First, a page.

The rocket company SpaceX had one of its Falcon 9 Rockets explode as it was being fueled for a test firing to check out its booster engines on September first.  The second stage, which was being loaded with fuel exploded.  Even if a tank had been ruptured, there should be no ignition source to cause the explosion.  Unfortunately the satellite, AMOS-6 a communications satellite destined for geosynchronous orbit, was already mounted on the rocket, and can be seen falling off the rocket just after the explosion.  This is the second failure of a Falcon 9.  In June of last year a helium tank inside the liquid oxygen tank in the second stage broke loose and ruptured the tank, while still being boosted by the first stage.  It took a few seconds after the rupture before the fuel ignited causing the explosion that ended the mission.  SpaceX has issued a request for videos or anything that might shed light on the latter accident.

Times are for the Traverse City/Interlochen area of Michigan. They may be different for your location.

Addendum

Falcon 9 Explosion

A sequence of photographs of the Falcon 9 explosion. Credit: US Launch Report.

12/29/2015 – Ephemeris – Some space triumphs of 2015

December 29, 2015 Comments off

Ephemeris for Tuesday, December 29th.  The Sun will rise at 8:19.  It’ll be up for 8 hours and 50 minutes, setting at 5:10.   The Moon, half way from full to last quarter, will rise at 9:58 this evening.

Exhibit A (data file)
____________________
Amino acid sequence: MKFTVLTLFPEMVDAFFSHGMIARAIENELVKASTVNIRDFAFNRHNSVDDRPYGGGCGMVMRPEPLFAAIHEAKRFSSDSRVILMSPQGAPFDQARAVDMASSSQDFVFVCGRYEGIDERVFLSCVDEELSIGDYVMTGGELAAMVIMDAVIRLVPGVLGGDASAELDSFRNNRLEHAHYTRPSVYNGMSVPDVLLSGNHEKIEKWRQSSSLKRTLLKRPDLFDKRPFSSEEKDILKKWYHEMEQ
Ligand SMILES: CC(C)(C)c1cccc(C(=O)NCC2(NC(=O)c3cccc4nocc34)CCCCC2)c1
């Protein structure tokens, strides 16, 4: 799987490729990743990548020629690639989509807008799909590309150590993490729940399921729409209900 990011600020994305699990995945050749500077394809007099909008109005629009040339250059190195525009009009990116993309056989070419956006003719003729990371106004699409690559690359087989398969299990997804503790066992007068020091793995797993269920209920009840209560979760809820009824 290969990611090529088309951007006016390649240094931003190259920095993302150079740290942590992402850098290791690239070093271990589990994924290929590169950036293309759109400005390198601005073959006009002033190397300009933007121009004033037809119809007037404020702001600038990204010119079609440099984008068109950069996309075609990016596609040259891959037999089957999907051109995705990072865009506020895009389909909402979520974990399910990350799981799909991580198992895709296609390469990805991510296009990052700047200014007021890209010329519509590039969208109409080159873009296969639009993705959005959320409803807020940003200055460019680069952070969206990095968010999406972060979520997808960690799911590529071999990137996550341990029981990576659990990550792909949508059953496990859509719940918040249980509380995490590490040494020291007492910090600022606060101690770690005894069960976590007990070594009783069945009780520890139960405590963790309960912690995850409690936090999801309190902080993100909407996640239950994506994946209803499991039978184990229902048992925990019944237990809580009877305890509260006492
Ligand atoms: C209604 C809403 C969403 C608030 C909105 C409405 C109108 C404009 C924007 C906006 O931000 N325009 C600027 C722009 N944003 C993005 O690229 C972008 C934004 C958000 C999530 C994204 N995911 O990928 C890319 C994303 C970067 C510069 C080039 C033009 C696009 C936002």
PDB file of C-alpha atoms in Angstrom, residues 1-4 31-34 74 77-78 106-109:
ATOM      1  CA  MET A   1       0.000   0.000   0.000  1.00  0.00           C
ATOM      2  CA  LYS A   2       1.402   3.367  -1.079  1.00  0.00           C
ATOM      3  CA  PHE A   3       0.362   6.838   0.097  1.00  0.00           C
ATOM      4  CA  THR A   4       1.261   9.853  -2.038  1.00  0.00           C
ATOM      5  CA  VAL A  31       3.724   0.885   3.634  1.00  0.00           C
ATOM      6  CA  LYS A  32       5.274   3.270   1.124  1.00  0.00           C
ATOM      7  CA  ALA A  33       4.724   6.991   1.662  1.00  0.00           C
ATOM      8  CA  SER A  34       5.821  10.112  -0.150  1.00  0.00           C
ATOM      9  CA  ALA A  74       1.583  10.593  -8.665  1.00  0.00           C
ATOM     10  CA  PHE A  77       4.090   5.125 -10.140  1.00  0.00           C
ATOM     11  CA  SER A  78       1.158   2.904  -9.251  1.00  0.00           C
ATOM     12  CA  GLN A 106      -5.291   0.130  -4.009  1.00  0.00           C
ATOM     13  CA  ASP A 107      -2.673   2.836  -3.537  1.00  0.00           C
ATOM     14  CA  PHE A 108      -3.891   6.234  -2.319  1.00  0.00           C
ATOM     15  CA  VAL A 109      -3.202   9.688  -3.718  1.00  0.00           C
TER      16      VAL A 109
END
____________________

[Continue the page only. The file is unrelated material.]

This past year had several important events.  Perhaps the biggest was the flyby of Pluto and its moons July 14th By the New Horizons spacecraft.  The transmission of data and images will continue for most of 2016, but what has been revealed has been spectacular if puzzling.  In other space news Blue Origin landed their New Shepard rocket vertically after sending it straight up 60 miles.  In June the SpaceX Falcon 9 blew up while attempting to send its 7th resupply Dragon capsule to the International Space Station.  Eight days ago The Falcon 9 returned to flight orbiting 11 satellites for Orbocomm, and flew the booster from over 100 miles up and 100 miles out over the Atlantic to land upright on its designated landing pad back at the cape.

Times are for the Traverse City/Interlochen area of Michigan. They may be different for your location.

Addendum

Pluto

Enhanced color portrait of Pluto by the New Horizons spacecraft. Credit: NASA/JHUAPL/SwRI.

Shepard landing

Blue Origin New Shepard rocket, with landing legs expended about to land. Credit: Blue Origin.

Falcon 9

First stage of the SpaceX Falcon 9 descending on its center rocket engine to the center of the main landing pad at Cape Canaveral. Credit: SpaceX.

These weren’t the only highlights of 2015.  Having only 45 seconds to devote to the story, I picked the three most important events.  I consider the reuseability of rockets to be the Holy Grail of reducing the cost to access to space.  The Space Shuttle was a partial, but ultimately failed solution.  SpaceX had the most difficult task in refurbishment and reuse because the first stage had to endure a supersonic reentry, though it didn’t need a heat shield.  We’ll have to see if the cost of recycling rocket boosters is cheaper than building one from scratch.